When there's no evidence for you for the existence of arahants, then the logical outcome is not necessarily that there aren't any arahants, because there's also no adequate evidence for the non-existence of arahants. In this case I recommend not to jump to conclusions and leave the issue as it is. Better to not hold any position at all as to hold one just based on supposition. You don't have to go for the extremes. You don't have to believe that there are arahants if you're not convinced. But this doesn't mean to go for the other extreme and grasp the view that there aren't any arahants then. I think you know what I'm trying to say.

best wishes, acinteyyo
Pubbe cāhaṃ bhikkhave, etarahi ca dukkhañceva paññāpemi, dukkhassa ca nirodhaṃ. (M.22)
Api cāhaṃ, āvuso, imasmiṃyeva byāmamatte kaḷevare, sasaññimhi samanake lokañca paññāpemi lokasamudayañca lokanirodhañca lokanirodhagāminiñca paṭipadan. (AN4.45)

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Re: Do you think you ever met Arahant?

Postby Laurens » Sat Jun 12, 2010 9:53 am

acinteyyo wrote:When there's no evidence for you for the existence of arahants, then the logical outcome is not necessarily that there aren't any arahants, because there's also no adequate evidence for the non-existence of arahants. In this case I recommend not to jump to conclusions and leave the issue as it is. Better to not hold any position at all as to hold one just based on supposition. You don't have to go for the extremes. You don't have to believe that there are arahants if you're not convinced. But this doesn't mean to go for the other extreme and grasp the view that there aren't any arahants then. I think you know what I'm trying to say.

best wishes, acinteyyo


Well indeed, I didn't say that I held such a view, if you read what I wrote I said I don't know. I was merely saying that the absence of evidence begs the question.

I haven't gone to the other extreme, I am still trying to pursue the truth (whatever that may be), but I feel that its important to take out our razors and examine even the most uncomfortable aspects of our constructed identity. I think even if it makes you feel as uncomfortable as hell (and especially so then) we should scrutinize every aspect of what we believe. Why do you accept the claim that there is arahants? What would the implications be on your identity as 'so-and-so - The Buddhist' if there were no such thing? I think its definitely healthy to ask ourselves questions like that.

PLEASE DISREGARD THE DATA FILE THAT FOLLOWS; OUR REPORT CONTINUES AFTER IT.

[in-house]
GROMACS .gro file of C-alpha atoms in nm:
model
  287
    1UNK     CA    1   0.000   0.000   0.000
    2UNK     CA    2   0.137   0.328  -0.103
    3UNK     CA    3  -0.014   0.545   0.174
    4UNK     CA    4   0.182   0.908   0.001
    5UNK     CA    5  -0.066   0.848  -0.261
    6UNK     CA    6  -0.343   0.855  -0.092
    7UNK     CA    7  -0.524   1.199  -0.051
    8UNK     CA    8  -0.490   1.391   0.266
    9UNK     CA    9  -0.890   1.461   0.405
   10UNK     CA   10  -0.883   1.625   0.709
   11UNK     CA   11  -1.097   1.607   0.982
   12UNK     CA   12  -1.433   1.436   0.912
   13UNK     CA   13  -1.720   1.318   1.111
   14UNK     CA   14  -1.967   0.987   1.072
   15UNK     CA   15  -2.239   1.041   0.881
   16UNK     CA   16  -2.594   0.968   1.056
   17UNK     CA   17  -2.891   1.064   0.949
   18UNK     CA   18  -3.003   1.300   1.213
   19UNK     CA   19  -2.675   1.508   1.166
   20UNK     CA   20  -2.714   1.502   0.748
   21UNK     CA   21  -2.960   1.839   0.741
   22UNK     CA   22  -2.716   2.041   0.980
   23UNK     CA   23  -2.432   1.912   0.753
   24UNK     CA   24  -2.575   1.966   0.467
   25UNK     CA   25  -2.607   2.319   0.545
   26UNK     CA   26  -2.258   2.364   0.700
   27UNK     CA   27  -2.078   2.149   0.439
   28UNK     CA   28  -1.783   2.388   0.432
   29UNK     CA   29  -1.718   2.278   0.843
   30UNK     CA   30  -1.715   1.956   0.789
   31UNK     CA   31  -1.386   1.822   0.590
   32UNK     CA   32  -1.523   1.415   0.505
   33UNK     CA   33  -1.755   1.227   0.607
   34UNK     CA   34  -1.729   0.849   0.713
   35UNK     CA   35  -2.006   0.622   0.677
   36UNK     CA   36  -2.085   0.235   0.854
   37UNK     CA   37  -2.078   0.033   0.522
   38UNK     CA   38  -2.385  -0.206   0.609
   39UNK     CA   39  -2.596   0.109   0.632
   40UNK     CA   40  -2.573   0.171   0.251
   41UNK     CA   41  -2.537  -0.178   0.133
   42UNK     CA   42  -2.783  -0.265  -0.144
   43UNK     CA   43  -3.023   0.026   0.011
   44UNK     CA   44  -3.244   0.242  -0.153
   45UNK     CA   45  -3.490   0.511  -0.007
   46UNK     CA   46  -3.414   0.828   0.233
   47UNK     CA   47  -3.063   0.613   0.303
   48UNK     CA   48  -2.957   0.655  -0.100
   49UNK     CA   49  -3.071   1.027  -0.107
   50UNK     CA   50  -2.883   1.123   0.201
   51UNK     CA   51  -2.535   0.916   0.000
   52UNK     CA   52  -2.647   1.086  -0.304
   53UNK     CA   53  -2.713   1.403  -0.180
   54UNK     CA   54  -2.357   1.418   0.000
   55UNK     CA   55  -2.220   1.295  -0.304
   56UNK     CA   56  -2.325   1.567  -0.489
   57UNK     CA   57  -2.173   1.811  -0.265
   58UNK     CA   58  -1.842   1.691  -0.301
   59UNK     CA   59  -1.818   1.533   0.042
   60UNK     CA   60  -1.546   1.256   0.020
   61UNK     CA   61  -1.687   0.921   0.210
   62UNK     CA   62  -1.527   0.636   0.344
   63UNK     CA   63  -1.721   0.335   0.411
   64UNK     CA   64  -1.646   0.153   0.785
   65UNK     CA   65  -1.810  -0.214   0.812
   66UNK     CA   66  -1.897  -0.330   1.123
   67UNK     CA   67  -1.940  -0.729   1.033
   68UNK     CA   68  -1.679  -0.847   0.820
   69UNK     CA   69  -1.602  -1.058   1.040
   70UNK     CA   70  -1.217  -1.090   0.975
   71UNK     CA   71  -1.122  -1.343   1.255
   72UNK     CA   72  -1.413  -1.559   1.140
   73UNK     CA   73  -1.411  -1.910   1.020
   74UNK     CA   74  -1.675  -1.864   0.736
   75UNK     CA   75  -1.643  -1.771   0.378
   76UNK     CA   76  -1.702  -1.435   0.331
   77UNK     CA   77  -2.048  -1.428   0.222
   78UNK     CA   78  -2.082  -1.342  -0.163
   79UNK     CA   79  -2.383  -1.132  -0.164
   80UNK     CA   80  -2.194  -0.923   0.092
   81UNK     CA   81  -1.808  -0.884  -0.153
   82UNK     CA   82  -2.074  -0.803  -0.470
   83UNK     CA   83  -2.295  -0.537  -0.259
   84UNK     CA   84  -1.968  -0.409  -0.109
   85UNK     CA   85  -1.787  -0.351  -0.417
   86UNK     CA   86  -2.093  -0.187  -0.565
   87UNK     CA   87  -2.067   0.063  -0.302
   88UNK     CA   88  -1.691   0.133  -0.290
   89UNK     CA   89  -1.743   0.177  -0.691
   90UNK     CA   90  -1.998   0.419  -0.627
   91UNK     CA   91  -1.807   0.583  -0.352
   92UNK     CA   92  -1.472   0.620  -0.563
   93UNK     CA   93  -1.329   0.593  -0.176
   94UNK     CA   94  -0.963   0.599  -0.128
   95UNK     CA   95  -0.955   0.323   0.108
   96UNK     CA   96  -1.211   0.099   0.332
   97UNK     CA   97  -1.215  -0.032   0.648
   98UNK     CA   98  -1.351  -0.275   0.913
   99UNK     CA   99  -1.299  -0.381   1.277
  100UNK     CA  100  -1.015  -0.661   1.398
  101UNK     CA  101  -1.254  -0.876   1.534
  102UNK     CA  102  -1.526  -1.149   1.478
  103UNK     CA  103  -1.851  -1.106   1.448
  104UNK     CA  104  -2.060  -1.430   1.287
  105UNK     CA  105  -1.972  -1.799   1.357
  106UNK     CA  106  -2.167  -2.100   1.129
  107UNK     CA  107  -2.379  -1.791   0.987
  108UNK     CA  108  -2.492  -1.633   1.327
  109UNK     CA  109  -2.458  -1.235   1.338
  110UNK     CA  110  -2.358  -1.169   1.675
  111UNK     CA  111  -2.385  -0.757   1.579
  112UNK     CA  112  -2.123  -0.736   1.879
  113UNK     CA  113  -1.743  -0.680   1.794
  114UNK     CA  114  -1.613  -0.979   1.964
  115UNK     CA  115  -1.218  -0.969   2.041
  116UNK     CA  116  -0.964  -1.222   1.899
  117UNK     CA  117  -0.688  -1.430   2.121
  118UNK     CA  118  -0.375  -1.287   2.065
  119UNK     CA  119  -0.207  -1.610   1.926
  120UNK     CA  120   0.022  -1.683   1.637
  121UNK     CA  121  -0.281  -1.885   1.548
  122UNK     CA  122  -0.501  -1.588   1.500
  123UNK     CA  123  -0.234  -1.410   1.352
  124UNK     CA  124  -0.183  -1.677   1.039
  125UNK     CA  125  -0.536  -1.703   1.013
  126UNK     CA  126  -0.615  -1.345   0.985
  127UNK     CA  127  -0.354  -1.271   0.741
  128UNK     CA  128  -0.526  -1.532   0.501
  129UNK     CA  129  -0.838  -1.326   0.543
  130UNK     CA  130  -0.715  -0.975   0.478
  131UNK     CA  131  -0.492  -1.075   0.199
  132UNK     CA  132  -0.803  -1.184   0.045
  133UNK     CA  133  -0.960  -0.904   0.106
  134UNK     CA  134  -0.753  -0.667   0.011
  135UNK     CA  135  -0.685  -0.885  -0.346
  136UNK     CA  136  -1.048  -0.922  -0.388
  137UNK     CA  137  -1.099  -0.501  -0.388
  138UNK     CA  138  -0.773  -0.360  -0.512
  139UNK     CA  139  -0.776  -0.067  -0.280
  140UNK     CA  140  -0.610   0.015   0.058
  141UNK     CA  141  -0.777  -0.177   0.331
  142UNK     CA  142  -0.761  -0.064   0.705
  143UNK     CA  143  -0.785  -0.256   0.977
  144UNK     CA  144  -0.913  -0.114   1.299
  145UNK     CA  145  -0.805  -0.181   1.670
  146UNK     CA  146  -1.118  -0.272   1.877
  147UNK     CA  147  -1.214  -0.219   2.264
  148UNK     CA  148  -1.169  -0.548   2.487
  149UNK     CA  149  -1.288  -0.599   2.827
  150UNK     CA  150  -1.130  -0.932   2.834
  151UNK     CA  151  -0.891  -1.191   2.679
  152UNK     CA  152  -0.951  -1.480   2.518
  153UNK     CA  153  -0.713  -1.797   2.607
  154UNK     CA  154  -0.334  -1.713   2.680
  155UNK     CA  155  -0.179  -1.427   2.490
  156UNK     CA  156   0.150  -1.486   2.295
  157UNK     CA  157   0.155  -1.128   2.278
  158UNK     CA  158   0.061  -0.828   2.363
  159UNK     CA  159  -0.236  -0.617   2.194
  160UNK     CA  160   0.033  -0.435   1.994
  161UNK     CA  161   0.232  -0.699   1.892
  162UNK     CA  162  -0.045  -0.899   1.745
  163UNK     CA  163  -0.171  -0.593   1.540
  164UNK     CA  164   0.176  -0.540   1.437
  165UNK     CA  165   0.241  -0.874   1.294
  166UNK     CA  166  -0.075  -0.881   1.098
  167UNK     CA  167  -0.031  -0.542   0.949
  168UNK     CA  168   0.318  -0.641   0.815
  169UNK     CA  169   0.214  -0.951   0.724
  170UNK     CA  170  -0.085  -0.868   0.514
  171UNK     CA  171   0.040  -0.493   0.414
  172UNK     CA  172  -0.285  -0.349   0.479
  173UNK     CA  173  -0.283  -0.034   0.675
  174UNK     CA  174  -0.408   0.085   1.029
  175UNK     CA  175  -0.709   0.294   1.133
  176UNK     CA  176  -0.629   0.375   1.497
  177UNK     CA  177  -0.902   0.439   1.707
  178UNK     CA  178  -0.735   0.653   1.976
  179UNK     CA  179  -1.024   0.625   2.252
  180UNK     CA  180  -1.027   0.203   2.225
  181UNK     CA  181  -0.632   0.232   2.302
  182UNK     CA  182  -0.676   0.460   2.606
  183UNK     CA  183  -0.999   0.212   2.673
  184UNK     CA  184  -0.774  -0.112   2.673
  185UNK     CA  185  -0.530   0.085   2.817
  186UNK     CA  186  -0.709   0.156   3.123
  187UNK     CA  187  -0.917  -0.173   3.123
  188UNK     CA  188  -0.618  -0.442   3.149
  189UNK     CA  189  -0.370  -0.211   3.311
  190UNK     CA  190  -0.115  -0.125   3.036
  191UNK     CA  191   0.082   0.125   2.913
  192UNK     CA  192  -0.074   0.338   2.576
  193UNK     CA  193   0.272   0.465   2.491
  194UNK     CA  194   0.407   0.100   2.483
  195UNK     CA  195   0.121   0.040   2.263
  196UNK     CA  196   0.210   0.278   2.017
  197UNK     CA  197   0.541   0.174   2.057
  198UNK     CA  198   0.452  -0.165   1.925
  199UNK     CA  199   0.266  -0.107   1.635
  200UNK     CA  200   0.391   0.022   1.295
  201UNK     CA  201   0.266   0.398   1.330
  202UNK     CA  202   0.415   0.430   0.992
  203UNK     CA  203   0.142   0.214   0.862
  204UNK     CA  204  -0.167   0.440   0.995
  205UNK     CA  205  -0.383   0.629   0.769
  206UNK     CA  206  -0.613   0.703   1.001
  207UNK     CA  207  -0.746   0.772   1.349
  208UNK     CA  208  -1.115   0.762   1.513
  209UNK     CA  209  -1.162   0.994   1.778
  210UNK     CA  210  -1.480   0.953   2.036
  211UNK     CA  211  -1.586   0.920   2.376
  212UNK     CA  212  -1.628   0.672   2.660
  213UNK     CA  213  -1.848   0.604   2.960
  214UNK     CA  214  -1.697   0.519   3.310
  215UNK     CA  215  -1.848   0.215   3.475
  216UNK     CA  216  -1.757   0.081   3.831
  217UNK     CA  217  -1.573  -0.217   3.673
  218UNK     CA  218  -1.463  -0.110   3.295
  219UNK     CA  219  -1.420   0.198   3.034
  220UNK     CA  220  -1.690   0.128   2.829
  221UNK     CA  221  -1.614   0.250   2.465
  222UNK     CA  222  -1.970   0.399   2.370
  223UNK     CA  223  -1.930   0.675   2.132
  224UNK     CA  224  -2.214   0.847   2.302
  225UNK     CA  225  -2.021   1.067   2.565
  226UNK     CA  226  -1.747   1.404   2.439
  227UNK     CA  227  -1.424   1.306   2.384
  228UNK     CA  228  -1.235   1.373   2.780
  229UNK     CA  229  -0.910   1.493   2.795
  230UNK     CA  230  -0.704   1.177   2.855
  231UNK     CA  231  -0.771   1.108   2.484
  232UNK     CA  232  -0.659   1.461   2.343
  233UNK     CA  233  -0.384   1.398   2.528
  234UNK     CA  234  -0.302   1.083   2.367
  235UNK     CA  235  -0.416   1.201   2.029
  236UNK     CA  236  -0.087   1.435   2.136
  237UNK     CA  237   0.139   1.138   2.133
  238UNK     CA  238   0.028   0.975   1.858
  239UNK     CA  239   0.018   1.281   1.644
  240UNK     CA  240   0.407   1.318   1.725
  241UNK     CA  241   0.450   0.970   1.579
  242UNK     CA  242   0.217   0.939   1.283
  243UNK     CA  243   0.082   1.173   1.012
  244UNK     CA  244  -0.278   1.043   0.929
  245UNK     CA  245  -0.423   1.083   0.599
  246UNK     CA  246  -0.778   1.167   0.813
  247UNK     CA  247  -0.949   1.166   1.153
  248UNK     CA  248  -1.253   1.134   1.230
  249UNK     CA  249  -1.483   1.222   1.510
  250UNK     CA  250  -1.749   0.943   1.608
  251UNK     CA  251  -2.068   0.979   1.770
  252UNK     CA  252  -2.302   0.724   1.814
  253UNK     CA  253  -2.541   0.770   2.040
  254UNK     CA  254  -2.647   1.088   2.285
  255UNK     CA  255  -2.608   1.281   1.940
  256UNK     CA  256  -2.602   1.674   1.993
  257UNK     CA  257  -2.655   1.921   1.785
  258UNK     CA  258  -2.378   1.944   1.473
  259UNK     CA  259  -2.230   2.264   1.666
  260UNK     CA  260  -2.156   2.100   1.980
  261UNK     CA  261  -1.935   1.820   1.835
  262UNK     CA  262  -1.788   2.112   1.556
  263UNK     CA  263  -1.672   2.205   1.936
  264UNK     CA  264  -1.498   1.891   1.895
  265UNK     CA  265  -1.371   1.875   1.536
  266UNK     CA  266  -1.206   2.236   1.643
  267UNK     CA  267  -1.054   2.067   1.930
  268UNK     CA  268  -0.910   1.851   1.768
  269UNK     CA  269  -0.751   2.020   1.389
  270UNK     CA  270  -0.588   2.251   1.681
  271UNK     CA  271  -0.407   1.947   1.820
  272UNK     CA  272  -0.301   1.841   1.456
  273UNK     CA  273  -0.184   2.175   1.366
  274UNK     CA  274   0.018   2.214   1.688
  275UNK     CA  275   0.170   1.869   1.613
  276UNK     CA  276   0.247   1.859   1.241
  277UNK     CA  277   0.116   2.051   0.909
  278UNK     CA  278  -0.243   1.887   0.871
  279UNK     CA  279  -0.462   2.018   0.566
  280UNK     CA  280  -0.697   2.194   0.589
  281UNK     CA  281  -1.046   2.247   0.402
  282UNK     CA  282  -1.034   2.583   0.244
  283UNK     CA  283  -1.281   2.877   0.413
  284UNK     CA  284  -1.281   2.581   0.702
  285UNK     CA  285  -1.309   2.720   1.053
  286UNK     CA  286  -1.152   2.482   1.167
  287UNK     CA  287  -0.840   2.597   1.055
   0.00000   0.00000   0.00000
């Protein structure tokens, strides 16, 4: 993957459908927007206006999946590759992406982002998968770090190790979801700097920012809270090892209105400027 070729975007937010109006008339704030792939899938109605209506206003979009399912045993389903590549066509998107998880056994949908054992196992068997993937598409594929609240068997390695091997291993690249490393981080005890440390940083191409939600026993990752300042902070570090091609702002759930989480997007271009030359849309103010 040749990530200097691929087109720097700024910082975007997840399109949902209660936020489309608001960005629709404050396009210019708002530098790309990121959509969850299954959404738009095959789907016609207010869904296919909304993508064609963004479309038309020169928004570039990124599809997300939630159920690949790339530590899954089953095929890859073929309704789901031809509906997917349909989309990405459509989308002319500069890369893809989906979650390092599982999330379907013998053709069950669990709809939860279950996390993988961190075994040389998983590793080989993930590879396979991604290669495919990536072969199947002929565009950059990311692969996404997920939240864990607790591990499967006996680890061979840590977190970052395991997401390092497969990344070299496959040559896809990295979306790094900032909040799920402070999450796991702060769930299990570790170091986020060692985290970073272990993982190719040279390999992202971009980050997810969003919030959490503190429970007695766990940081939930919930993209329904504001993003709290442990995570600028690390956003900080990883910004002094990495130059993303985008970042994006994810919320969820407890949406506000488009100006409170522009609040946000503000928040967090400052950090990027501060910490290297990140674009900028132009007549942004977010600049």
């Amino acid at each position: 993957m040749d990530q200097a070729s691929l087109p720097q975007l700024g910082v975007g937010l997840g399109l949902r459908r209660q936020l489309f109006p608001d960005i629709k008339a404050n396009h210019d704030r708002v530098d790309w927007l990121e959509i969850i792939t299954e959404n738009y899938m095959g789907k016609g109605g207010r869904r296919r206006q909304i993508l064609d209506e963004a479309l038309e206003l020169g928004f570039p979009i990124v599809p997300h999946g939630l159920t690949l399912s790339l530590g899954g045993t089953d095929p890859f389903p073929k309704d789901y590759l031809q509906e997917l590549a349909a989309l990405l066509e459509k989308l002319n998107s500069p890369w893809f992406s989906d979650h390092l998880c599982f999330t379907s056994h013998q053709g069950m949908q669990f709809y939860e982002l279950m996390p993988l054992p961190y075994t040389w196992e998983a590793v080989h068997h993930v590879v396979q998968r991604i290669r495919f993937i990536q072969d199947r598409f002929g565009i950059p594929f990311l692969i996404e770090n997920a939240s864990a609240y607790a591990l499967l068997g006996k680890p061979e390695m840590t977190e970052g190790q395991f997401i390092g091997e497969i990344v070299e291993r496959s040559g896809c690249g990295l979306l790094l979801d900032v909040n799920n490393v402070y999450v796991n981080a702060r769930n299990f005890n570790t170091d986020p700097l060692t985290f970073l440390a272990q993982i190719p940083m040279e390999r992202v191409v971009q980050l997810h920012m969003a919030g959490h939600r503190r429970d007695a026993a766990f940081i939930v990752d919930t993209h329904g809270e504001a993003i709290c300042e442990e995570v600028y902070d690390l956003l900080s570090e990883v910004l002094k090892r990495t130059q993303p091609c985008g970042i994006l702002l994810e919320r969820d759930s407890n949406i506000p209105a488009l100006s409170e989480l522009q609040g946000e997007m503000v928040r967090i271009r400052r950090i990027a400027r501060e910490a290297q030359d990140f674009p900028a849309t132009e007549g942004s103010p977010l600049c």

Also I don't think its that unreasonable to reject claims based on no evidence. When someone makes a claim without any attempts to substantiate it, it is entirely reasonable to say "I reject that claim based on the fact that there is no evidence to back it up" - that's the whole premise of Atheism. Also to reject a claim is not to say that it isn't true rather it can be more like saying "I don't see how you can say that". I don't know if arahants exist but I feel its fair for me to reject the claims until there is some tangible evidence to go by.
"For me, it is far better to grasp the Universe as it really is than to persist in delusion, however satisfying and reassuring."

Carl Sagan
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Re: Do you think you ever met Arahant?

Postby acinteyyo » Sat Jun 12, 2010 3:33 pm

Yes you said you don't know, on the other hand you asked:
Laurens wrote:where then is the illusive arahant?
maybe that enticed me to think you might hold a position already to greater or lesser extent...
well... okay, I understand now. ;)